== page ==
Keep these documents and make copies to send. The complete list of acceptable documents is available online via the Lifeline Support Center.

3. Sign up for Lifeline

For the most part, to apply for Lifeline broadband benefits, you can apply online through the Lifeline National Verifier, an application system set up by the Federal Communications Commission and run by the Universal Service Administrative Company. You can go to the site, enter your name, address and identifying information and begin the process of qualifying for benefits. The two exceptions are Oregon and Texas. Applicants from those two regions must go through their states' specific application process. 

If you prefer, you can also choose to apply by mail. You will need to print out an application (a PDF is available on the USAC site), complete it and send copies (make sure you keep all your original paperwork -- send duplicates only) of all required documents to USAC, Lifeline Support Center, PO Box 7081, London, KY 40742. You can also request that an application be mailed to you. To do so, either email LifelineSupport@usac.org or call Lifeline at 800-234-9473.

Once you start your application for Lifeline, you have 45 days to complete the process. Additionally, once you qualify for Lifeline, you'll have 90 days to either sign up for service with an internet company or apply your Lifeline benefit to your current broadband provider. 

Lifeline can unlock additional savings on your internet service

You've just been accepted for Lifeline and now get the $9.25 benefit on your internet service. Great! Even better? Enrollment in Lifeline means you're also eligible for the Affordable Connectivity Program, an FCC initiative that started in 2022. It provides a $30 discount on your internet bill (and up to $75 for households on Tribal lands). As a participant of Lifeline, you can contact your internet service provider directly to enroll in the ACP. It simplifies the process and saves you the time of having to go through the full ACP application.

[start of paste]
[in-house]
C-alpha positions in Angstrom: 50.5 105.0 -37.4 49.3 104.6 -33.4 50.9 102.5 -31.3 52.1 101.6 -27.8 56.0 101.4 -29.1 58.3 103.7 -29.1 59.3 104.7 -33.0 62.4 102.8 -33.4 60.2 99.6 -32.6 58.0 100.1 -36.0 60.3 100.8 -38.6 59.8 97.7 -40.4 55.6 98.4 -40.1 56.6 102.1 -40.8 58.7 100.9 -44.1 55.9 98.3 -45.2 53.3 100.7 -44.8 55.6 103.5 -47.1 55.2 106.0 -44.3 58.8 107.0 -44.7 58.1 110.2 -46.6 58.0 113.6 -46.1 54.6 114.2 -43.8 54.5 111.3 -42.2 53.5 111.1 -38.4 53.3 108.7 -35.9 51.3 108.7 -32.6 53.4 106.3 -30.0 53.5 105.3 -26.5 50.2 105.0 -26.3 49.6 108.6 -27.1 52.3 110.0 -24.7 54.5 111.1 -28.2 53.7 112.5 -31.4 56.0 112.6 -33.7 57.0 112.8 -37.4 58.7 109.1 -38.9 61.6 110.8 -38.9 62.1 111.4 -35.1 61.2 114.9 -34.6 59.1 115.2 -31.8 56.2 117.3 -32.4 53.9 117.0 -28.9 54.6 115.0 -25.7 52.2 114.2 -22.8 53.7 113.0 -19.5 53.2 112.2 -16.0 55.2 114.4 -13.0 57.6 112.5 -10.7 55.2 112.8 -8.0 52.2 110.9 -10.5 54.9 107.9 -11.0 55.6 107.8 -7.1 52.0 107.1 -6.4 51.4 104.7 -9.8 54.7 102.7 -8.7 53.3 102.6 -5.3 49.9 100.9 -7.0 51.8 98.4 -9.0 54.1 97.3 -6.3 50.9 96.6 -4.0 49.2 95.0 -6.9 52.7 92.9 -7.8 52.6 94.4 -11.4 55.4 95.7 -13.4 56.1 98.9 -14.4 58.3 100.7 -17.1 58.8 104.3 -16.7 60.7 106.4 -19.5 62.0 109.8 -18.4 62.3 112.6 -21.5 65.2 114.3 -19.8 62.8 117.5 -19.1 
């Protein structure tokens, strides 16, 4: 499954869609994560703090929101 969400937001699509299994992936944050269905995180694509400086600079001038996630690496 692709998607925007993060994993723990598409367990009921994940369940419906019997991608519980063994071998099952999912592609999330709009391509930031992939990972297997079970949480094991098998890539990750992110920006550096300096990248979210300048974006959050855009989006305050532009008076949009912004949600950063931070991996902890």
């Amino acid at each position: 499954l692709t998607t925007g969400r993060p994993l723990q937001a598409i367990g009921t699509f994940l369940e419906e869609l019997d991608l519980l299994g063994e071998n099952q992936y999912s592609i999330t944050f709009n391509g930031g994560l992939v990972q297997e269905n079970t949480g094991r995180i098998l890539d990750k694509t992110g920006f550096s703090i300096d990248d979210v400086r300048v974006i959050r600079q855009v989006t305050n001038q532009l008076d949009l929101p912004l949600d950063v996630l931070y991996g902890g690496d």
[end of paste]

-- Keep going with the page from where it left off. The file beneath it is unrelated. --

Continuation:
Related to Lifeline and ACP, the White House recently announced that 20 providers across the country have committed to offering plans with a minimum of 100 megabits-per-second download speeds for $30 or less. The Biden administration also announced the launch of a new website, www.getinternet.gov, that will help users determine their ACP and Lifeline eligibility and guide them to available resources.

The list of 20 participating ISPs:

This is not a complete list of all providers that have opted into the ACP. To determine if an area ISP is participating in the ACP, please check out the FCC's state-by-state ACP participants list.

Is there anything else you need to know?

There is only one Lifeline benefit permitted per household. If you choose to use the discount on your home internet, you cannot get an additional discount on phone service. You must choose one or the other.

Also, eligible people must recertify their eligibility yearly to continue receiving the Lifeline discount. Failure to do so will result in the subscriber getting disqualified for further assistance until eligibility has been re-established. 

If you have questions regarding the Lifeline program, you can email LifelineSupport@usac.org or call the Lifeline Support Center at 800-234-9473.

Lifeline FAQs

Did Lifeline start during the COVID-19 pandemic?

No. Lifeline has been around since 1985. It first started as a means to get affordable phone service to low-income families. Home internet service began to be included when the scope of the program was expanded in 2016. The coronavirus pandemic helped bring the program to greater light, but it was in existence well before that time.

Can anyone participate in Lifeline?

While Lifeline is available in all 50 states across the country, it is aimed toward helping low-income families and individuals. Therefore, not everyone will be able to sign up. In order to qualify for Lifeline, you must meet the eligibility requirements, which range from participation in specific government assistance programs to a household income less than or equal to 135% of the Federal Poverty Guidelines.

If I use Lifeline, am I ineligible for the Affordable Connectivity Program?

On the contrary, participation in Lifeline may help you skip a step when you aim to enroll in the Affordable Connectivity Program. Rather than having to go through the full ACP application process, your Lifeline registration will allow you to go straight to your internet service provider to sign up.